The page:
October 27, 2020

Theme as Your Memoir’s North Star

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Is there such a thing as a memoir without a central theme or themes? Yes, but it’s called an autobiography, or just a bunch of strung-together scenes about “what happened,” which is not enough to make a meaningful memoir.

Theme can be a tough topic for memoirists to wrap their minds around. After all, most of us have lived very big and full lives and sometimes writing with theme in mind feels like reducing your experience to just a small part of your life—not necessarily representative of the whole. Human beings are the sum of all our parts (and experiences), but when we write memoir, we’re choosing to focus more explicitly on certain parts of our lives, rather than our whole lives.  

I’ve had memoirists push back at me over the years plenty of times on this point. “I don’t want to be the poster child for anxiety,” one writer told me a few years back, and yet she was writing a memoir about anxiety. Another thoughtful writer told me that she didn’t like the idea that her life would be reduced to the story of her journey from sickness to health, but the issue there, too, was that this journey was the core focus of her memoir.

Writing with your theme front and center does not mean you cannot write about other aspects of your life; of course you can. But theme is the atmosphere of your memoir. As such, if you’re writing a book about love addiction, you can write about your family-of-origin, your job, your relationship, your children, but it should be through the lens of love addiction. If you lose sight of that lens, the reader will stumble into a scene and wonder what the hell is going on.

If you’ve settled on your theme, think of it like a pair of glasses. Maybe your glasses have yellow lenses, or purple lenses. If you’ve ever skied with tinted glasses, you know you can still see everything—all the terrain is visible and even sharper—but it’s tinged with the color of the lens. This is a brilliant metaphor for theme. If you write something that is not tinged with the color of your theme, you need to rework the scene. It doesn’t mean the scene inherently doesn’t belong, but your scene should inform your theme. If it doesn’t, keep working at it. Mary Karr (author of The Art of Memoir) once shared in an interview that writing memoir is like pulling at taffy. You keep pulling and working it till it takes the shape that serves the story.

This leads us to the image of the North Star. Imagining your theme as your North Star is an effective exercise in orienting and re-orienting and orienting yourself again. This is a constant struggle with memoir, because it’s so easy to just write the next scene that you remember, or that occurs to you, or that follows whatever you last wrote. But you need to ask yourself questions:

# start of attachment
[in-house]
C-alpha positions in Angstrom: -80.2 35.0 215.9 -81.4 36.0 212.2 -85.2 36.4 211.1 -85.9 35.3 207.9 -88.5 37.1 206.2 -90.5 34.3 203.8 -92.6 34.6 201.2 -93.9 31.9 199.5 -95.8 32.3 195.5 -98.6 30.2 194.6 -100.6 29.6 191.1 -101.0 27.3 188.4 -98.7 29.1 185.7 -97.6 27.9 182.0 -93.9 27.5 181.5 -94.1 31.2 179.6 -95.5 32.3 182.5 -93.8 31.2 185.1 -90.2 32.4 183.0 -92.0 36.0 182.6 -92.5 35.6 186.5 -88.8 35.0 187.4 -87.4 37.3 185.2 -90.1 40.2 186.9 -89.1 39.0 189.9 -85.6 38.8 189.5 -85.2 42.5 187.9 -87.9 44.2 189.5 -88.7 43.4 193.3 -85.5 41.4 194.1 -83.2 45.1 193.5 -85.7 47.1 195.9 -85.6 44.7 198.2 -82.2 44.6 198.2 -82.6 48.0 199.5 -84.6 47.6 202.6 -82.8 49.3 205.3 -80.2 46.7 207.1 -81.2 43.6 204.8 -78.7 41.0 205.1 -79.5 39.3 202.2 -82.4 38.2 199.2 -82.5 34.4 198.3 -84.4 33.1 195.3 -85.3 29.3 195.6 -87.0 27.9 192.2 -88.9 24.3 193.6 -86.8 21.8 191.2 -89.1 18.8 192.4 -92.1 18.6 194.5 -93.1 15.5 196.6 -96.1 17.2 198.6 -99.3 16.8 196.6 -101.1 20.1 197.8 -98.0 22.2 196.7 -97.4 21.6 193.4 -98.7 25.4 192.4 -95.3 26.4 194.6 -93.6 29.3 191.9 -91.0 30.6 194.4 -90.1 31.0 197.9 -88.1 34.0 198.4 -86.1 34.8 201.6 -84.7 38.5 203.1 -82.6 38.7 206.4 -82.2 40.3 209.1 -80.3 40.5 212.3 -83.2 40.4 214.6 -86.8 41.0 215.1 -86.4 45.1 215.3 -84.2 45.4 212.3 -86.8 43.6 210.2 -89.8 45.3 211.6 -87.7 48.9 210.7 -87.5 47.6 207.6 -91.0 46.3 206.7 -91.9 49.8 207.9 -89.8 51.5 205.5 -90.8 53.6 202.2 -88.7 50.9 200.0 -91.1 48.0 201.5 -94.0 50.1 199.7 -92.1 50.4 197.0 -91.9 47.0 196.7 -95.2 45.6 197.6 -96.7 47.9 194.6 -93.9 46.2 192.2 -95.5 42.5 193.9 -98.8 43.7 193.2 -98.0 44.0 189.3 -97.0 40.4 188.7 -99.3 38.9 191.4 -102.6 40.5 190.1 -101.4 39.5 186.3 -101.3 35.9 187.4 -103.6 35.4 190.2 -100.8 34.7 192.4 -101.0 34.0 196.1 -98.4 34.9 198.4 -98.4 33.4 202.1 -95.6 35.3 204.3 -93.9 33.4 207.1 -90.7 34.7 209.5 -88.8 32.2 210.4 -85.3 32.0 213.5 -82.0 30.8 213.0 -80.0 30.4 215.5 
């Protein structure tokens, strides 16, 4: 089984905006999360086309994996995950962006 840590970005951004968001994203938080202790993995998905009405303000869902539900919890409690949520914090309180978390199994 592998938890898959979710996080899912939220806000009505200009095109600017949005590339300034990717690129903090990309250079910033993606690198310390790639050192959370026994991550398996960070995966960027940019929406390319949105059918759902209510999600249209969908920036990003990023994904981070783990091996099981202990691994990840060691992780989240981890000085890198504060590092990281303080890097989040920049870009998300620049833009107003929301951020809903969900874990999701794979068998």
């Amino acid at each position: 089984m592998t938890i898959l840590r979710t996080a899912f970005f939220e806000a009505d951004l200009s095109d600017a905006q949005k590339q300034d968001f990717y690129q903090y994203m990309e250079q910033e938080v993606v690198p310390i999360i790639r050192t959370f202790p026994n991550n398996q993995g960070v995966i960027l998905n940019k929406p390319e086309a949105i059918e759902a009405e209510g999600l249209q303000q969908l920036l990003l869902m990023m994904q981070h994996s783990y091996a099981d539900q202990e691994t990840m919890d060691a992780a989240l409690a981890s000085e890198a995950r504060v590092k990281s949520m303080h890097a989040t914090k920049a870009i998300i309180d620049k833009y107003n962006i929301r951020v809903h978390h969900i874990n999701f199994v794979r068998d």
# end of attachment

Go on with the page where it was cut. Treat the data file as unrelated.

• How does what I’m about to write inform my theme?
  • Can what I’m about to write be framed in such a way that it touches upon/highlights my theme?
  • What’s my theme again??

Print yourself an image of a North Star to hang in your writing space. It could even be the one that accompanies this post. Write your theme (or themes) on it or near the image. Then consider your theme(s) as you write, and integrate this consideration into your decision-making process as you figure out what scenes to include in your memoir. Remember that just because something happened doesn’t mean it must go in your memoir. Be discerning. Write with your theme ever-present, guiding you with its certainty and clarity.


Want to learn more about getting to what matters quickly and succinctly? If so, we invite you to our 6-consecutive-week ELEVATE YOUR MEMOIR BOOT CAMP starting on September 22, 2020.

In Week 4, our guest teacher Reyna Grande, author of A Dream Called Home, Across a Hundred Mountains, and Dancing with Butterflies has got you covered on theme, describing why it’s so foundational to memoir writing and how critical it is to supporting you to get focused with your ideas and your writing.

Earlier this year, Reyna spoke with Oprah about inequalities in the publishing industry for Latinx writers, and has been an active voice in raising awareness about disparities that exist when it comes to who gets published and

Check out our BOOT CAMP (September 22-October 27). We hope you’ll join us for this topic and more—and discover new ways to ELEVATE YOUR MEMOIR.   

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